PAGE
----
So far this season, the Michigan softball team has been erratic, at best.
While it’s easy to point to an offense yet to find its rhythm, scoring a total of 52 runs in 14 games, the defense has seen its fair share of uneven performances, particularly in the infield. No two games better sum up the strengths and pitfalls of this season’s infield better than the two losses against No. 7 Louisiana State (13-3) this weekend.
The Wolverines (6-8) made several smart plays in both games, giving up four total runs to the highly-ranked team over the course of the weekend. The second inning of Friday’s game, in particular, highlighted Michigan’s defensive prowess when freshman right-hander Alex Storako caught a runner trying to steal third.
The infield is composed of several veteran players including senior second baseman Faith Canfield, sophomore infielder Taylor Bump, junior third baseman Madison Uden and sophomore infielder Natalia Rodriguez, among others. Theoretically, this should work in the Wolverine’s favor.
“(Having an experienced infield) is a huge advantage,” Uden said on Feb. 5. “Faith does a great job communicating, Natalia has a really great glove. But it’s really nice having Natalia and Faith there because you kind of already know how they play, what their range is, what you can expect from them, honestly to the nitty-gritty of how they throw the ball to you is huge because it’s consistent and you know what to expect.”
This hasn’t always been the case, though, as there were also several times this weekend when the infield faltered, starting with a fielding error by Uden in the third inning of Friday’s game. The error allowed a runner to advance to second and eventually cross home, the deciding factor in a 1-0 Michigan loss.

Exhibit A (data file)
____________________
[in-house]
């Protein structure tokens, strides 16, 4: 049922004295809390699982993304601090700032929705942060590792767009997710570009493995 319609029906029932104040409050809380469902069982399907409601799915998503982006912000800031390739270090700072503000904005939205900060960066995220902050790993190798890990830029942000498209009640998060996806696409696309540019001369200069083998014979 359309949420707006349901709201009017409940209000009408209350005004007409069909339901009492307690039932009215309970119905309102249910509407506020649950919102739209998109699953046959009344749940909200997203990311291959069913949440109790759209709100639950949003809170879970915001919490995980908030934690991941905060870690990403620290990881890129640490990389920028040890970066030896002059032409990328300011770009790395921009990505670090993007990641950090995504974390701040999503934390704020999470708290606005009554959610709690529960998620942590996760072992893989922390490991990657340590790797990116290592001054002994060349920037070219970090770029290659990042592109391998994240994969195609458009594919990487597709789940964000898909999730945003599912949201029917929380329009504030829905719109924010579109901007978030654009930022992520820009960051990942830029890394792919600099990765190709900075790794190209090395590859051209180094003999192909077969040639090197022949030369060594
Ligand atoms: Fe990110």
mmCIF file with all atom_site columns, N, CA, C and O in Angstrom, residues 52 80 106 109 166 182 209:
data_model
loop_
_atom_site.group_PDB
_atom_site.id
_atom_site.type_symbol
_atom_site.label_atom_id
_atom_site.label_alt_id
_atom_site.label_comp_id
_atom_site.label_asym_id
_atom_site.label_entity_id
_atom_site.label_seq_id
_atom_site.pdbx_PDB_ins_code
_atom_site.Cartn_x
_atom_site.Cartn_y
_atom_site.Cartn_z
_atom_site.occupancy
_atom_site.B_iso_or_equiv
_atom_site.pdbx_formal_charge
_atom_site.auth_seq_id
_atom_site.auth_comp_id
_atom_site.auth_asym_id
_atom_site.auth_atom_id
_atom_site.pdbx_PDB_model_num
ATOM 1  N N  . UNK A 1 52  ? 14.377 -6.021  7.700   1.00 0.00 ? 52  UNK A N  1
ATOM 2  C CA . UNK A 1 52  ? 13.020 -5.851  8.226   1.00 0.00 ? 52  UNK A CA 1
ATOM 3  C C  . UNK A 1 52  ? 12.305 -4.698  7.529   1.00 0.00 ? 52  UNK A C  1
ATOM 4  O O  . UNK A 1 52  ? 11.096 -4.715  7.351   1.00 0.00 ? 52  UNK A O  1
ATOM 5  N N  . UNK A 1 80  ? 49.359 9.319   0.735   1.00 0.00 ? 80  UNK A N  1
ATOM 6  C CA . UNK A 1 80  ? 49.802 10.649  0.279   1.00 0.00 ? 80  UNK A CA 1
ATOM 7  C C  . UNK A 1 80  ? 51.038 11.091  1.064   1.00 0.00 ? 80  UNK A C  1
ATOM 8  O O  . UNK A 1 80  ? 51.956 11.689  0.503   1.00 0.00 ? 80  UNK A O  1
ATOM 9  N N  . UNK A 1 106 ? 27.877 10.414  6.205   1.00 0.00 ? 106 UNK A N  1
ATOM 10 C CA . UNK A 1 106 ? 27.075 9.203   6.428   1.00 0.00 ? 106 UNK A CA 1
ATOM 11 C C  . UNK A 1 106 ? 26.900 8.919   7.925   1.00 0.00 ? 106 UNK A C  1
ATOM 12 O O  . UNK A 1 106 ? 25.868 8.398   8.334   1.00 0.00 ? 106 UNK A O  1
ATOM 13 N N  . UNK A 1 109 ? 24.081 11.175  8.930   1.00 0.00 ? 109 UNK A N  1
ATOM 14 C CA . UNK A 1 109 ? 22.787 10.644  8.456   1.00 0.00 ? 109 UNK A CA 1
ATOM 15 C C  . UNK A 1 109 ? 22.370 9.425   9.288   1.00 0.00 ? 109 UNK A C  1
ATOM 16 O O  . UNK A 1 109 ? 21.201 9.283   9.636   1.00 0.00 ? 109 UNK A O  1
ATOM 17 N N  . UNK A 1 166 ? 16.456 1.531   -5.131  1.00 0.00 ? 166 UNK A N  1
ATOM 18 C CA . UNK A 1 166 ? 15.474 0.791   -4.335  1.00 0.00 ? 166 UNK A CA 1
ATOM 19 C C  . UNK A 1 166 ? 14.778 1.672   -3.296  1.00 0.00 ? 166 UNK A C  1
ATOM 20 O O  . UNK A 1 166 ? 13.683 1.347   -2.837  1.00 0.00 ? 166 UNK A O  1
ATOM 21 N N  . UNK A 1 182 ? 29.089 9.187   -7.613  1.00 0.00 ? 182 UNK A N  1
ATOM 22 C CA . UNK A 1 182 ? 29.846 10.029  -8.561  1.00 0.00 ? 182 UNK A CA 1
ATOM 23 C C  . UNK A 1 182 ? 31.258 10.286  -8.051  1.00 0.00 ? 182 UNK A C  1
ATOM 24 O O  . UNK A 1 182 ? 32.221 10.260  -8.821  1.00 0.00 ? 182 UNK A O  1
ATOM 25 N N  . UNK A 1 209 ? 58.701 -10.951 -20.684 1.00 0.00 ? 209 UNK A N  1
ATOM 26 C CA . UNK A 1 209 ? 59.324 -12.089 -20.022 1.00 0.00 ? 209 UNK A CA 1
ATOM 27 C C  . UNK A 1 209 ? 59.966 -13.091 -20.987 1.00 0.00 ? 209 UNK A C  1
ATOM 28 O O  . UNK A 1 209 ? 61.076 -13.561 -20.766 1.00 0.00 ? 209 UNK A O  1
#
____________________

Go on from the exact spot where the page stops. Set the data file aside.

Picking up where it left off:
Communication was particularly an issue in the bottom of the fourth inning during Sunday’s game when Storako misread a cue from senior catcher Katie Alexander. While the ball was caught in left field, the miscommunication could have been costly as Louisiana State had two runners on base.
“I think we can all communicate a little bit better,” Bump said on Feb. 19. “I don’t want to say there’s been a lot of hesitation but there’s definitely been instances where we can communicate a little bit better where someone in the infield can call timeout and bring us all together when we’re struggling, when our pitcher’s struggling.”
Stronger communication is likely to develop over time as the Wolverines adjust to a consistent lineup, something that has yet to materialize.
With the lineup still varying from game to game, Michigan will have to work a little harder to develop a strong dynamic amongst the infield players.
“I think our entire infield is working on their trust relationship,” Bump said on Feb. 19. “I think that’s something we’ll get toward by the end of the season.”